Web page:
Jarle Dyrdal and Agder Energi is travelling to the WindEurope event in Bilbao in April.

In 2050, the North Sea basin could be home to 50 GW installed wind power, generating 50,000 new jobs.

“This is our 50-50-50 scenario,” said Jarle Dyrdal, Business Development Manager at Agder Energi, a large utility based in Southern Norway, during day 1 of the two-days conference “Science Meets Industry” in Kristiansand.

Agder Energi is part of a consortium together with Vårgrønn (a joint venture between European energy giant Eni and Hightech Vision) and Green Investment Group (a British government initiative to accelerate the green transition, later acquired by the Macquarie Group, a global financial services group based in Australia).

The ambition is to take part in what is believed to be a fast-accelerating offshore wind industry off the coast of Southern Norway, in an area which could produce 200 terra watt hours of electricity. That translates to 150 per cent of current Norwegian output, or 10-15 per cent of estimated total European energy demand in 2050.

The area in question is the southern part of the Norwegian North Sea. An section of this area, called Sørlige Nordsjø II, is one of two areas recently made available by the Norwegian government for development of offshore wind. The Agder Energi-Vårgrønn-GIG consortium will be one of many bidders for a site in Sørlige Nordsjø II, comprising up to 3 GW of new offshore wind capacity.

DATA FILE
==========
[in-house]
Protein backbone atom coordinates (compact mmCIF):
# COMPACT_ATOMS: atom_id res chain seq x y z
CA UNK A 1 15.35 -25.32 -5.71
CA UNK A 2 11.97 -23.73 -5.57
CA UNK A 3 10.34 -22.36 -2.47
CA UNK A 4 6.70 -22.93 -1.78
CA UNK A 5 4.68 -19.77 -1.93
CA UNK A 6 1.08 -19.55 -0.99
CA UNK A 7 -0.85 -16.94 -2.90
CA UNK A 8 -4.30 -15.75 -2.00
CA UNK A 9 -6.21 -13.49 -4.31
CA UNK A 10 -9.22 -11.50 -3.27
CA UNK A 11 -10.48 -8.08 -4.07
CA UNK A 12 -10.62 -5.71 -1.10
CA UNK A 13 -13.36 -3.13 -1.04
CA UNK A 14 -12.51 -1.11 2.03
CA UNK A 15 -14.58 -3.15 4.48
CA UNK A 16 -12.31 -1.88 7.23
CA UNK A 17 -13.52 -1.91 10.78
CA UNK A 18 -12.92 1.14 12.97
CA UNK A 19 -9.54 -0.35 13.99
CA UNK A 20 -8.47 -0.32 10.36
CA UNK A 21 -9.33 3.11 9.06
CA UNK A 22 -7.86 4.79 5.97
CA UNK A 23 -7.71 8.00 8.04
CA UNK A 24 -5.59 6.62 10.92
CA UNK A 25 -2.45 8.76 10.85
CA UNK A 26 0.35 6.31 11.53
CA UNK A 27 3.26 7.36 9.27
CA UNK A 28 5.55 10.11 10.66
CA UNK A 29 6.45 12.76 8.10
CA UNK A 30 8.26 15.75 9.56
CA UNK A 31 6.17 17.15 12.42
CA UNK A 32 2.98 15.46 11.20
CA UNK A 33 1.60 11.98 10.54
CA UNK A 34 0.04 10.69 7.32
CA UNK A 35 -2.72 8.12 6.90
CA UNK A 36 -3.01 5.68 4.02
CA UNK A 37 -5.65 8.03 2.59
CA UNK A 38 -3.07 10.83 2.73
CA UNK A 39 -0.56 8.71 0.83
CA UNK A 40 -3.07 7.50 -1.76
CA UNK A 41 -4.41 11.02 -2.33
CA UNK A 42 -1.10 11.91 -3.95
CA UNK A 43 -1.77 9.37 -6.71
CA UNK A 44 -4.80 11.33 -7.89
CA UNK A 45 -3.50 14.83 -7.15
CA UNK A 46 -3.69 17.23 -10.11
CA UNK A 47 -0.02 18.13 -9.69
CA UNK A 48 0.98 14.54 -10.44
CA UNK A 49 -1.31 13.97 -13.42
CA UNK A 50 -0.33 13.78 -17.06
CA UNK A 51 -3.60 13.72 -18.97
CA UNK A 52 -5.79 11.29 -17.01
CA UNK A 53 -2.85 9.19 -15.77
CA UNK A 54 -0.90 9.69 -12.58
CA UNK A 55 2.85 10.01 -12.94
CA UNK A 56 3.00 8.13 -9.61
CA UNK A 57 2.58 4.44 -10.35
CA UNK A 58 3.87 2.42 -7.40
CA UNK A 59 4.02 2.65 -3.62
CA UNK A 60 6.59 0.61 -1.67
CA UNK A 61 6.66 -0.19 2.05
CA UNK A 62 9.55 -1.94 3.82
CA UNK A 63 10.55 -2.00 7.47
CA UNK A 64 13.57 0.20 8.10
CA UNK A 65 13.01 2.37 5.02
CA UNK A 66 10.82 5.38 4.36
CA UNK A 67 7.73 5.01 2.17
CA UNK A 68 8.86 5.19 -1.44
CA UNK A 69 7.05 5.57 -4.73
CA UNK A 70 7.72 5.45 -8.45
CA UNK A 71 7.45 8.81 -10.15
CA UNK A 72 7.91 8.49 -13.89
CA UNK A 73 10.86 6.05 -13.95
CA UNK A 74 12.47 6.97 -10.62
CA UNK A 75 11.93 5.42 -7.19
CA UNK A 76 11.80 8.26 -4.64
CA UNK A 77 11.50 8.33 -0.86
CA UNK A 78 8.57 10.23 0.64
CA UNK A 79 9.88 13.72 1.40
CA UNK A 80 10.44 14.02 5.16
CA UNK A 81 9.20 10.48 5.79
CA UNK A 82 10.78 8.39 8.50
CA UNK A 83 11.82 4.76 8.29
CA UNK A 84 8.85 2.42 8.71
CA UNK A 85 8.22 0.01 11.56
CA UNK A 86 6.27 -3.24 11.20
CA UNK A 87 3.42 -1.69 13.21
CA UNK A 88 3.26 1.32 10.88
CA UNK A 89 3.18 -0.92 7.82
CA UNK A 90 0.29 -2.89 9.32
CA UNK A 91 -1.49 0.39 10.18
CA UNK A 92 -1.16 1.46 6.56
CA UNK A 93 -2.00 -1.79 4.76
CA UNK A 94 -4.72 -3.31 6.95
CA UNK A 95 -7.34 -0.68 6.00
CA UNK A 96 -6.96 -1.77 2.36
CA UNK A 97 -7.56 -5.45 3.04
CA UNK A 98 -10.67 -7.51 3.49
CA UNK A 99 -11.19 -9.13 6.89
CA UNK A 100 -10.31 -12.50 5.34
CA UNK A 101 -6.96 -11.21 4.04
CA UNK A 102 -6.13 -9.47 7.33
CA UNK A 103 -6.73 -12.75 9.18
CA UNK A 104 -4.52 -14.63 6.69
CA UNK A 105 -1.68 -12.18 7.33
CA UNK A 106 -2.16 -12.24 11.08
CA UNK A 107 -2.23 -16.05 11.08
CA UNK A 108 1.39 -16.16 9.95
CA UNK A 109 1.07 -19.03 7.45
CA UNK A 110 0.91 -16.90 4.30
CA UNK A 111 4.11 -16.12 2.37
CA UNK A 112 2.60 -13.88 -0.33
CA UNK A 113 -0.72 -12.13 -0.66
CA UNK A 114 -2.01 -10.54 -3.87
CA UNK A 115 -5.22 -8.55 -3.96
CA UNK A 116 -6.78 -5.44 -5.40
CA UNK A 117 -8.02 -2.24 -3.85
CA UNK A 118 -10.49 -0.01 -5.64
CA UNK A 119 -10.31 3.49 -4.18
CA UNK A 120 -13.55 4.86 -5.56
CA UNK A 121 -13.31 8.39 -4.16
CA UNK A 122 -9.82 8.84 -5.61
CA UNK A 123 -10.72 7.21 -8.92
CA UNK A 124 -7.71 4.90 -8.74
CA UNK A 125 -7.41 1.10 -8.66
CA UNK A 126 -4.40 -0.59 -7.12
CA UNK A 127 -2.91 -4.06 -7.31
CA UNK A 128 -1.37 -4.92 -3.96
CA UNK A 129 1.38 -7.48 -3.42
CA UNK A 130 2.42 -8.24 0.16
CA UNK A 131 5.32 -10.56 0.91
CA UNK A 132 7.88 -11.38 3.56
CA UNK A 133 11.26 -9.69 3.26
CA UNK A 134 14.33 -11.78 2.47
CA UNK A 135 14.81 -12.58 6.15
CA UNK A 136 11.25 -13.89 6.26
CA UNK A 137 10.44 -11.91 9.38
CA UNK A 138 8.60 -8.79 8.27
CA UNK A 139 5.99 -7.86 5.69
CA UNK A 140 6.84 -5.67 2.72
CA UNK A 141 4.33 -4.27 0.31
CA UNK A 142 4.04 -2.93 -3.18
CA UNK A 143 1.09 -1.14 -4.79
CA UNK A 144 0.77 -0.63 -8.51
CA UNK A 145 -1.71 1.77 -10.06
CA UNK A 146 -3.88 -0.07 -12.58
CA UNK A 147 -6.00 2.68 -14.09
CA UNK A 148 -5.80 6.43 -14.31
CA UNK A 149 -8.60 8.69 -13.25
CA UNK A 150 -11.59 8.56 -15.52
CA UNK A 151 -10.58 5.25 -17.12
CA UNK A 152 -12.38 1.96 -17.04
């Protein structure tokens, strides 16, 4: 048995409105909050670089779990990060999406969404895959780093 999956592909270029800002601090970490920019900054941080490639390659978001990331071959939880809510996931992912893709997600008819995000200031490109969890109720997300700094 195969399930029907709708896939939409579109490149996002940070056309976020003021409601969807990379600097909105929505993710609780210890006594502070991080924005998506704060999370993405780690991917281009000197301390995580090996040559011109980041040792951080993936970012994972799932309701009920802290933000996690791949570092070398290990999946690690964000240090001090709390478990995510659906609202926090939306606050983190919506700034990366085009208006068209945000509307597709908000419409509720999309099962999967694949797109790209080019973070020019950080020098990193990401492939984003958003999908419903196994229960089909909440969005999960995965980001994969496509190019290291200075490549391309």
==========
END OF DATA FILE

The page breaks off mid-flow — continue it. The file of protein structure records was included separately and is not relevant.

“We believe Sørlige Nordsjø II will serve as a stepping-stone to 50 GW offshore wind in Norway. It will also be a huge home market and a learning ground for Norwegian offshore suppliers,” said Dyrdal.

The parallel to the development of the Norwegian oil and gas industry is obvious. Within a decade after the first oil was discovered in the North Sea, Norwegian suppliers increased deliveries from 10 per cent to approximately 60 per cent in their home market, facilitating technology innovation and building experience which later enabled Norwegian suppliers to build global positions.

“What can Norwegian suppliers extract from a 50 GW home market?” asked Dyrdal rhetorically.

“We believe the answer is NOK 120 billion annual revenue for the supplier industry. And 6,500 annual full-time employees in the Agder region alone,” said Dyrdal.

“Science Meets Industry” is organized by GCE NODE, NORCE and the University of Agder. The conference concludes Tuesday.